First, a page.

UBC Theses and Dissertations
Small molecules effective for disruption of HIV-1 latency Hashemi, S. Pargol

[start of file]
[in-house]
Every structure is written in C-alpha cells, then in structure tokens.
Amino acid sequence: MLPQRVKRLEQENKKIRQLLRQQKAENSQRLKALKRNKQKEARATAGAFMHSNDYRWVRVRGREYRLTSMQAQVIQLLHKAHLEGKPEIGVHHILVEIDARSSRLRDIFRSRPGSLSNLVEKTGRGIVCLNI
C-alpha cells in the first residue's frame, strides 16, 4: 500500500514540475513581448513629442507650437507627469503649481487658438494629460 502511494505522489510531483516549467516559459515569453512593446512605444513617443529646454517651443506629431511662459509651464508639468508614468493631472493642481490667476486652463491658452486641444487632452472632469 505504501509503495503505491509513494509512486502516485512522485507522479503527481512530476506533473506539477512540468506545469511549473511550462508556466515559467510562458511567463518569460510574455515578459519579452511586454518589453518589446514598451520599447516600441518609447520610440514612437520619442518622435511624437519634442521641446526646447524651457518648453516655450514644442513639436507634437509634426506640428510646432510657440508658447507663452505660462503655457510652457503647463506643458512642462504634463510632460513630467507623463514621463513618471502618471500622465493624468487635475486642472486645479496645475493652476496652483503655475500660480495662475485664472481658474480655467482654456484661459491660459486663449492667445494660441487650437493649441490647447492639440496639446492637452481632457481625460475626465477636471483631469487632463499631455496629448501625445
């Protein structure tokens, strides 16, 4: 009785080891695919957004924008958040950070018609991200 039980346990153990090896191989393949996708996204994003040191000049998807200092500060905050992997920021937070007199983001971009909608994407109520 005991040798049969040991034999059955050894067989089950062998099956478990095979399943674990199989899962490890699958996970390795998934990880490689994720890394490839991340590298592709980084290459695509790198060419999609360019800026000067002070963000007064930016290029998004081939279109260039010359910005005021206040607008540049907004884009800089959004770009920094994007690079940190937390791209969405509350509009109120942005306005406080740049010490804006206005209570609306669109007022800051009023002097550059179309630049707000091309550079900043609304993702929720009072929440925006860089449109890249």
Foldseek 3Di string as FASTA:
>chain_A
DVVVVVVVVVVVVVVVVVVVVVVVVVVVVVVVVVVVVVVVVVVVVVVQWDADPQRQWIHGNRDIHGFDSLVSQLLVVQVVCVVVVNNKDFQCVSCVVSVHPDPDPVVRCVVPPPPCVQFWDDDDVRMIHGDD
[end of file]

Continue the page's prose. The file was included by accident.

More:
Although antiretroviral therapies have improved the outlook of the HIV epidemic, they do not provide a cure. The major barrier to development of a cure lies in the virus’s ability to become transcriptionally silent as chromosomally integrated provirus. The presence of latently infected cells that harbor transcriptionally repressed viral genomes, gives rise to cellular reservoirs that are impenetrable by current therapies. Therefore, devising ways to selectively target these latent reservoirs is imperative for the long-term management of the disease. This thesis focuses on the shock phase of a proposed cure strategy known as “shock and kill,” which aims to induce latent HIV-1 reservoirs that could then be purged via a boosted immune response, specific targeting of infected cells, or by viral-induced apoptosis. Accordingly, research over the past decade has resulted in identification of small molecules capable of inducing HIV-1 latent reservoirs, by reactivation of viral transcription. Molecules with this capability, known as latency-reversing agents (LRAs). Thus far, none of the LRAs examined in clinical trials have reduced the size of persistent HIV-1 infection. Therefore, new classes of LRAs must be identified. To this end, I identified five novel LRAs, that are capable of reversing HIV latency without affecting the general T cell activation state. These compounds exhibit synergy for reactivation of latent provirus with other LRAs, in particular, ingenol-3-angelate. One compound, designated PH02, was efficient at reactivating viral transcription in several in vitro cell lines bearing HIV-1 reporters at different integration sites. Furthermore, this compound was capable of reversing latency in resting CD4+ T lymphocytes from patients on antiretroviral therapy. The combination of PH02 and ingenol-3-angelate produces a strong synergistic effect of reactivation, as demonstrated by a quantitative viral outgrowth assay on CD4+ T lymphocytes from HIV-1-infected individuals. A comparison of similar efforts from other groups is provided, with the goal of illustrating the diversity of molecular scaffolds that can produce HIV-1 latency reversing activity. I expect these results will contribute to a deeper understanding of mechanisms regulating HIV-1 latency but also will provide insight towards design of optimized structures for development of highly effective LRAs capable of forcing a purge of the persistent HIV-1 infection.
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